ANC succesion: The bigger picture

The succession battle for the presidency of the ANC is on. “Hoax e-mails” implicating President Thabo Mbeki and key persons in the ANC leadership conspiring against party deputy president Jacob Zuma forced “Project Avani”, as the “hoax e-mails” are otherwise known, into the public domain. Meanwhile, a whole system in South Africa agreed to make out Zuma as a “rapist and fraudster”. The line-up of individuals, organisations and institutions against the ANC deputy president is exhausting. They include the judiciary, big business, media, non-governmental organisations (NGOs) and that “civil society”, intensely rolled out to make sure that Zuma is perceived to be found guilty of rape and fraud. This has been going on for a few years now. That massive campaign to demonise a political leader and public figure is similar to the vicious campaign in South Africa against Zimbabwe’s President Robert Mugabe and the ruling Zanu-PF. South Africa started its campaign against Mugabe back in 1999. Such vendettas are rolled out on many levels. The level of sophistication is high and is, therefore, not understood by all. In this first part, it would be appropriate to bring Dr Alexander von Paleske’s findings to the readers’ attention. Those could shed some light. Dr von Paleske is the head of the Department of Oncology at the Princess Marina Hospital in Gaborone, Botswana, and former barrister-at-law at the High Court in Frankfurt, Germany. Moreover, he is an environmentalist. Von Paleske explains one important development in South Africa’s “Jacob Zuma Saga”. He documents it under the title, “Bulelani Ngcuka and his Apartheid Soldiers”, dated on 25 February 2006, with the sub-heading: “Bulelani Ngcuka’s shameful business connections with former colonial-apartheid soldiers Jan Breytenbach, Steyn Fourie and Willy Ward”. According to Dr von Paleske, “Bulelani Ngcuka, former boss of the National Prosecuting Authority (in South Africa) and husband of Deputy President of South Africa, Mrs Phumzile Mlambo-Ngcuka, continues to work together with former apartheid Special Forces soldiers Jan Breytenbach, Steyn Fourie and Willy Ward. “All three are working together in a consortium that plans to turn the wetlands of Sedgefield at (South Africa’s) Garden Route into retirement homes for the rich and famous, thereby destroying the fragile ecosystem of the lakes nearby.” Dr von Paleske continues: “Jan Breytenbach, who seems to be now one of the spokespersons for the Amabubesi Trust (Amabubesi Project Management), major shareholder in the planned estate and Willy Ward, manager of the estate, have quite a bit of luggage (baggage) from the apartheid past to carry.” (Col. J.D.) “Breytenbach was the founder of three of (colonial) apartheid South Africa’s most brutal and horrific units: 32 (Buffalo) Battalion, 44 Parachute Brigade and the Reconnaissance Commandos (Recce). The 32 Buffalo Battalion, at times under his command, invaded and largely destroyed Southern Angola in the 70s and 80s.” Dr. von Paleske writes on: “The 44 Parachute Brigade under Breytenbach’s command massacred close to 1000 refugees and freedom fighters in the SWAPO-camp Cassinga in Southern Angola (in) 1978. The Reconnaissance Commandos, of which Fourie and Ward were members, were nothing else but murder and destruction gangs. Their trail of murderous destruction in Angola, Zambia, Zimbabwe, Mozambique, Lesotho, Swaziland, Tanzania and Botswana is beyond belief. In 1985 and 1986 they came on a killing spree to Botswana, a country, that was not at war with South Africa, and massacred 14 civilians, including a pregnant mother and a six year old child, in Gaborone, thereafter blowing up the houses. On my initiative the files have been reopened now and arrests can be expected anytime from now.” The Head of the Department of Oncology of the Princess Marina Hospital, Dr. von Paleske adds a long list of brutal atrocities that Willy Ward had committed in Mozambique and quotes the author Peter Stiff in his book: “Silent War 1999”, page 254. In fact, Dr. von Paleske published a more detailed version of this report on the internet: It was copied in the “Knysna-Plett Herald” newspaper. “Willy Ward was a group leader of a Recce commando, that operated illegally in Mozambique. Under his command the Recce gang killed government soldiers, hung up the dead bodies at a fence as a trap and put explosives on the way, so that people, who wanted to collect the dead and bury them, were blown up (see Peter Stiff, Silent War 1999, page 254). What a sick mind must somebody have, to do things like that.” The article accuses further: “Breytenbach, Ward and Fourie show no remorse and no regret. Says Breytenbach in his most recent book ‘The Buffalo Soldiers’, that was published in 2002 about the massacre in Cassinga/Angola, “I was privileged to be the commander” (Buffalo Soldiers p. 209). He calls freedom fighters “terrorists” (p. 117) or “gang members” (p. 192). He describes the invasion of Angola as a “brilliant operation” (p.123) and says, that it was an honour for him, to command such men (meaning the mercenaries and destruction gang of the 32 Buffalo Battalion) forward of Buffalo soldiers. Finally in an interview with the ‘Port Elizabeth Herald’ in October 2005 both, Breytenbach and Ward, declared, that they have no regrets about anything, because they did it for (apartheid) South Africa. “Comrade” (Bulelani) Ngcuka knows only too well about the horrific background of his colleagues, however for him it does not matter. This is a big scandal, nothing else,” Dr. von Paleske ends. When Judge Willem Hefer, was appointed to hear the case against Durban businessman Shabir Shaik and then deputy president Jacob Zuma for alleged “fraud and corruption”, Bulelani Ngcuka was head of the National Prosecution Authority (NPA). The first hearing took place in Bloemfontein. During South Africa’s colonial-apartheid era Judge Hefer was notorious as “hanging judge”, hanging those, who refused to show respect for apartheid laws. Ngcuka was accused of having been an apartheid-agent. However, Judge Hefer found, “on the information presented, I can’t find Mr. Bulelani Ngcuka guilty of being a former apartheid-agent”, cleverly covering himself. Another illustrious judge was appointed, when the case was transferred to Durban. His name, Hilary Squires. Retired Judge Squires served as Judge under Ian Douglas Smith in UDI Rhodesia and later as Minister of Justice, also under Smith. Both above judges have their baggage and seemingly have scores to settle. Meanwhile, everyone eagerly awaits forthcoming attractions in the “Zuma case”.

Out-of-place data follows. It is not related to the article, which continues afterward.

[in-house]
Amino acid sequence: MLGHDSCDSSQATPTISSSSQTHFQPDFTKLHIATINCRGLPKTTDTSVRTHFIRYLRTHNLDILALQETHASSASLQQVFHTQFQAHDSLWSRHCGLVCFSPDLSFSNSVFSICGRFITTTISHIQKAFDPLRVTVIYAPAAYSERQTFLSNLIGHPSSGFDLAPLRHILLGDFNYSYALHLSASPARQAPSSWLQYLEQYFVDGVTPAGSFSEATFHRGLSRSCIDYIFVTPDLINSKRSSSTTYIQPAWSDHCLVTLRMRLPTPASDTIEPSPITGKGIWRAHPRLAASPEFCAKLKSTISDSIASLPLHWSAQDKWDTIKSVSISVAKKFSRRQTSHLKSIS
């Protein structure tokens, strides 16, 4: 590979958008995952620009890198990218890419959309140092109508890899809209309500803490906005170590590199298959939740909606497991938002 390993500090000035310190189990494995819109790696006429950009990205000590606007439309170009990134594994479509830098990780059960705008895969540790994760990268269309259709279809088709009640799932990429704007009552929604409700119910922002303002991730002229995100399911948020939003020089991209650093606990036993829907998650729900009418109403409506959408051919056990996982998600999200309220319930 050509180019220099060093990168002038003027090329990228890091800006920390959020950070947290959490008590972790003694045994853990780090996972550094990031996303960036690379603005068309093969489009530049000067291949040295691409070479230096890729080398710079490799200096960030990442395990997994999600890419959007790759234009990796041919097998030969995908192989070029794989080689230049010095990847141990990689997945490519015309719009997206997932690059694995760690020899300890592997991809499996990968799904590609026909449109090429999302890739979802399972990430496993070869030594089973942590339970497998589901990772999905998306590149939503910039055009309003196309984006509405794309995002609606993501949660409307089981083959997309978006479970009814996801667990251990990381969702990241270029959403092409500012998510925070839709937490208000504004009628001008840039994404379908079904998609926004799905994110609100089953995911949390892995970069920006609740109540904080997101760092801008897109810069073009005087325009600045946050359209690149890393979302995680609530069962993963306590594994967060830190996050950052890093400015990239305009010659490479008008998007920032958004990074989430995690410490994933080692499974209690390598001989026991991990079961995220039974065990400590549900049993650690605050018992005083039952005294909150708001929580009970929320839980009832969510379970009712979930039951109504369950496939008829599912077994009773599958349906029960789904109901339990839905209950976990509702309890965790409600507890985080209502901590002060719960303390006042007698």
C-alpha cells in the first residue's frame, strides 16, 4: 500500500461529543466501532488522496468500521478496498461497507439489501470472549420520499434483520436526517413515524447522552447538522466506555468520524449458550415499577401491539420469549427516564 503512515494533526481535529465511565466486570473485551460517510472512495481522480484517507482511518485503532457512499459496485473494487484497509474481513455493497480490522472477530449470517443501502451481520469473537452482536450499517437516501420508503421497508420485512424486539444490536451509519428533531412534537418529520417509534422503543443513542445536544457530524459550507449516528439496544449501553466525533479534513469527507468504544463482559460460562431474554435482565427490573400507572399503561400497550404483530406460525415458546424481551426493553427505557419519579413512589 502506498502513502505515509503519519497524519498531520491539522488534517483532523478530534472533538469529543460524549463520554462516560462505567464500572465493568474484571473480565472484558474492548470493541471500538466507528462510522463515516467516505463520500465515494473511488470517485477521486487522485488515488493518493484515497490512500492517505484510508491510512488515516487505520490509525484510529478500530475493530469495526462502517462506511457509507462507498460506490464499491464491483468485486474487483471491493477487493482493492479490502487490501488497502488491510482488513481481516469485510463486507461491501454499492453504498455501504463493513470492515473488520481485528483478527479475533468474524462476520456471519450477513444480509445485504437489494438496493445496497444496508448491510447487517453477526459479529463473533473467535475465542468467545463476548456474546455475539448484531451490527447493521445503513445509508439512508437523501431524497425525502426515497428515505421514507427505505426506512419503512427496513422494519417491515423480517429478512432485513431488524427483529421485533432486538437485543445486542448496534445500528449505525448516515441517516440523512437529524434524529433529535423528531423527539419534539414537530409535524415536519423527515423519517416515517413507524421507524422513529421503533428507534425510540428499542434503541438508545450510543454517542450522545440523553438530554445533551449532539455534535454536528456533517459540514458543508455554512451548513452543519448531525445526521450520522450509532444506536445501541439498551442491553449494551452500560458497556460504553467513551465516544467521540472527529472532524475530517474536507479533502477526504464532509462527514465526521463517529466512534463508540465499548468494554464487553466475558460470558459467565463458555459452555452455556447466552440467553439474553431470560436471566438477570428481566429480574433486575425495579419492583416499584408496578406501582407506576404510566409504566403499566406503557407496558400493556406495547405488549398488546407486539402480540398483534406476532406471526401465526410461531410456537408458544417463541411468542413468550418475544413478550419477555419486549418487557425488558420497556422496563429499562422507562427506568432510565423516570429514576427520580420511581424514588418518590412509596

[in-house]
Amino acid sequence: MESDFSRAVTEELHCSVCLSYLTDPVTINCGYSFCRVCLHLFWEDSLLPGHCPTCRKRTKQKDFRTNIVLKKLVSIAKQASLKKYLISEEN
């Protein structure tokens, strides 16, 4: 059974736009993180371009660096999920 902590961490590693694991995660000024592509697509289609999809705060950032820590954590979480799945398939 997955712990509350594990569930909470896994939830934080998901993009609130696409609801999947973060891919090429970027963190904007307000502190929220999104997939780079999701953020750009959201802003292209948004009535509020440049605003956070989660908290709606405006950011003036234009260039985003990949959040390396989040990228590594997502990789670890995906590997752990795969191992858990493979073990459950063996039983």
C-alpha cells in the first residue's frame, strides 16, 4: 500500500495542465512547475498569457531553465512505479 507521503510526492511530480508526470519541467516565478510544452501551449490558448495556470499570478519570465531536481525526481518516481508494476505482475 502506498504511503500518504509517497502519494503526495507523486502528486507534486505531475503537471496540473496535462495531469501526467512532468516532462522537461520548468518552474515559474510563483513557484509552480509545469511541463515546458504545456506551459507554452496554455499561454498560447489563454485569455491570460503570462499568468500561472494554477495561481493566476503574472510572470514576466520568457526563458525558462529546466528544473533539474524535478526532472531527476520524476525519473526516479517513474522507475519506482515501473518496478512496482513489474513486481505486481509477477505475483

April 2006